Technology Changing How Retail Brands Operate
Retail has grown into a complicated sector, wherein it is no longer about stocking shelves with desirable goods, with shoppers flocking through the door. Technology has changed the game. Today, modern retailers are making their products available through websites and mobile apps, and running efficient e-commerce operations alongside. Rapid developments have enabled even the brick and mortar stores to deliver goods to the consumer’s front door and be prepared to manage a backlash on social media in case things go wrong.
Consumers, too, are becoming demanding and less willing to suffer failures on part of the retailers. They seek a desirable shopping experience while interacting with retailers. They might also check out products online on their mobile, continue on the same page in their tablet or PC at home. With technological prowess, retailers are able to ensure a seamless journey from selection to payment. All the requirements and demands are actually making retailers look for ways to satisfy the shoppers.
The challenge of technology is both daunting and potentially rewarding. The challenge is that consumers want all shopping portals to be fast and efficient and they are quick to discard any that fail in this aspect. Most retailers will agree that consumers have become more impatient and it’s becoming really hard to provide them with hassle-free platforms at the rate that they are demanding.
As per research on the retail andecommerce industry, the challenge of selling to so many customers across so many different platforms – mobile, websites, store or even social media – is actually disintegrating the brand and thereby leading to its loss in consistency. Therefore, different vendors in the retail sector are focusing on becoming structured to deliver consistently across all such avenues. Most importantly, retailers also needs a clear understanding of brand values and ensure that these percolate across the organization.
Brands Dealing with Adverse Comments in Social Media
There are usually vigorous debate regarding how a brand should deal with online criticism. Most retailers would say this would be one of the dangers of being too open in social media; however, others would say that brands need to respond to customer discontent immediately so that it doesn’t go viral.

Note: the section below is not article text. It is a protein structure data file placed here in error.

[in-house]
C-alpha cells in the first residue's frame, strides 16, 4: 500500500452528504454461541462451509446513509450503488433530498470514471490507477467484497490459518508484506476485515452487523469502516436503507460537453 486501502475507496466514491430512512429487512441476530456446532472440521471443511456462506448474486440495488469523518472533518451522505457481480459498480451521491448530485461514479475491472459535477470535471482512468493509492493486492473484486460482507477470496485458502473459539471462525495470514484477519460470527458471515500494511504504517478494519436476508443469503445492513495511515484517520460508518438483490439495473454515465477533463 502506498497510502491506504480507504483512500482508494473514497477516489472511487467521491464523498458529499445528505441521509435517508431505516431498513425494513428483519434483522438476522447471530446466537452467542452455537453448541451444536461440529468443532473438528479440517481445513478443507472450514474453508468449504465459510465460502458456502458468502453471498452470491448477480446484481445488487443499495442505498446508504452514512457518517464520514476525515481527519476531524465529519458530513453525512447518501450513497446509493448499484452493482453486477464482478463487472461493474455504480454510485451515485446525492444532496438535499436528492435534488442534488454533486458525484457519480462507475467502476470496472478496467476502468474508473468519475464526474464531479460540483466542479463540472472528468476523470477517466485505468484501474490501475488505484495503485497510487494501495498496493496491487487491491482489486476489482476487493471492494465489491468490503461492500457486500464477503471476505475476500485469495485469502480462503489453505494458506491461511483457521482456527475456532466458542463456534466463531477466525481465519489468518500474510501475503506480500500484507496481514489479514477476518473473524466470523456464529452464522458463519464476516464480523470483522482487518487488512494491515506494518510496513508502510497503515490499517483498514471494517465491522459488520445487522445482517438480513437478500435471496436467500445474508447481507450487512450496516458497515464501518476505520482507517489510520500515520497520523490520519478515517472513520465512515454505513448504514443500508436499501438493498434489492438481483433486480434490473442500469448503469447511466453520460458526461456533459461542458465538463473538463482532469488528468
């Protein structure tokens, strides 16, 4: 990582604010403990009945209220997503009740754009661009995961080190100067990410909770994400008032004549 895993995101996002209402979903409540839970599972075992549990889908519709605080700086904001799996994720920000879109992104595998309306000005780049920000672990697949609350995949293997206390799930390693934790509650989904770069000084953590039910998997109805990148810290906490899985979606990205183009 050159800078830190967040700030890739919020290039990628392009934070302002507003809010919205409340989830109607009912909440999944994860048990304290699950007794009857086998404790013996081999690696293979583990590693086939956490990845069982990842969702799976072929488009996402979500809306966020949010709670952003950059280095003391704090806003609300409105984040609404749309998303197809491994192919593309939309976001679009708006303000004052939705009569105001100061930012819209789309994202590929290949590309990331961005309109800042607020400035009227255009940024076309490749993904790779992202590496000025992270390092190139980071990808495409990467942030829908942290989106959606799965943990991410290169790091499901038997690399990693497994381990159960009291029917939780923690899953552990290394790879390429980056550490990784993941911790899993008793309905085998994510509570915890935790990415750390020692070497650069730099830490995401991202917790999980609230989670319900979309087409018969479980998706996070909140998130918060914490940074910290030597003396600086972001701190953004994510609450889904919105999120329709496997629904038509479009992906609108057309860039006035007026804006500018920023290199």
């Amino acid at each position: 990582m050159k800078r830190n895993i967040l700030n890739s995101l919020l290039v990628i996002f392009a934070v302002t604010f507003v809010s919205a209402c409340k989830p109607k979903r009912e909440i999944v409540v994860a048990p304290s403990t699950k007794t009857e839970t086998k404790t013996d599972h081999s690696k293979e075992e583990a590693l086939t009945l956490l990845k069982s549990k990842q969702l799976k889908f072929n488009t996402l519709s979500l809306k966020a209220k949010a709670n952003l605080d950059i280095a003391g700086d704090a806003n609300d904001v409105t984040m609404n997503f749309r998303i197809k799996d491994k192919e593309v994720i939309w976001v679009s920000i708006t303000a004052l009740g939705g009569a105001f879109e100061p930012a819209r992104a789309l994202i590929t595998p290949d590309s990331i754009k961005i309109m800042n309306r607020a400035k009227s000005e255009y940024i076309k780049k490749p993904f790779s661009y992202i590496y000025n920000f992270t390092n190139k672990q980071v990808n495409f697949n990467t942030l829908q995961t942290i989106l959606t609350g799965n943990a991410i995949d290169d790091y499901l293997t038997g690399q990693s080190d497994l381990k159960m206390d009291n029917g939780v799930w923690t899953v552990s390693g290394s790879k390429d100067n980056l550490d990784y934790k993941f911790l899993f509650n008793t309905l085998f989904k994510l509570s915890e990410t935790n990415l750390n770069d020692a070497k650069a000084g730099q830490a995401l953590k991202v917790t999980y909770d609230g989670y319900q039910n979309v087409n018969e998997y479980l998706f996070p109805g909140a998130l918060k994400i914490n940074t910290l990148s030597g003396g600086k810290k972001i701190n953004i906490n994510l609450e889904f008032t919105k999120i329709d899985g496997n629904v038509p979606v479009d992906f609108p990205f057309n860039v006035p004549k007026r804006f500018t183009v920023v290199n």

Social media is a two-way technology that allows even the consumers to take part in brand activity through co-creation. This involves a brand giving public a say in how ad campaigns are to be created, or using comments that fuel the marketing content. It can also use the platform as a development tool where customers can suggest improvements to products and ranges.
This co-creation of content was seen by participants as a way to open up brands and make them more responsive to consumers. However, it has been agreed that it does require humility from retailers so that they are also able to take the comments in a positive manner and use it to their benefit.
It is expected that the latest technology such as robotics and 3D printing would also have radical implications for retail brands. So, what would the future physical store actually look like? There were lots of suggestions from market experts like pop-up shopping malls, and places where people could choose from a wide variety of products, order them via iPad app and get them delivered to their home within three days. However, retailers were skeptical that the consumers might feel cheated if they had to buy from physical stores and yet wait for days to get them delivered. Inspite of this, others thought that this model is perfect for those who search for obscure brands and need a store with a wide range.
Furthermore, the problem for most clothes retailer is that people insist on trying clothes and shoes before buying and therefore most retailers have to offer free returns on products that don’t fit. Experts on the retail and ecommerce industry suggested that retailers could keep details of people’s sizes for different brands for a more seamless shopping experience.
The much talked about transformation brought by technology and retail sector is sending messages to consumers’ mobiles when they are near or inside a store. These messages would include significant discount coupons or directions to a special offer. To cite an instance, the Apple iBeacon is a transmitter that allows retailers to send information directly to smartphones of people who are within a few hundred feet of the store.
There are people who might think this is intrusive, and consumers might actually need to opt in to receive messages via iBeacon. However, if multiple retailers texted at the same time when consumers entered a shopping mall, it might be irritating for the consumers. Others propagated the use of Near Field Communication (NFC) system of messaging, as it requires active choice from the mobile user, who has to move the phone close to the transmitter. But research showed that shoppers were extremely opposed to retailers sending text messages to their phones when they are in or near stores.
Whatever be the method, retailers need to offer a seamless experience across different channels to consumers. For this sector, keeping up with the latest technology is not an option but a necessity.
About Author: Aditi Biswas is a research and communication expert at a global research firm that conducts business research and provides market intelligent services. She helps firms gain actionable insights based on technology and best practices, thorough detailed market study and analysis.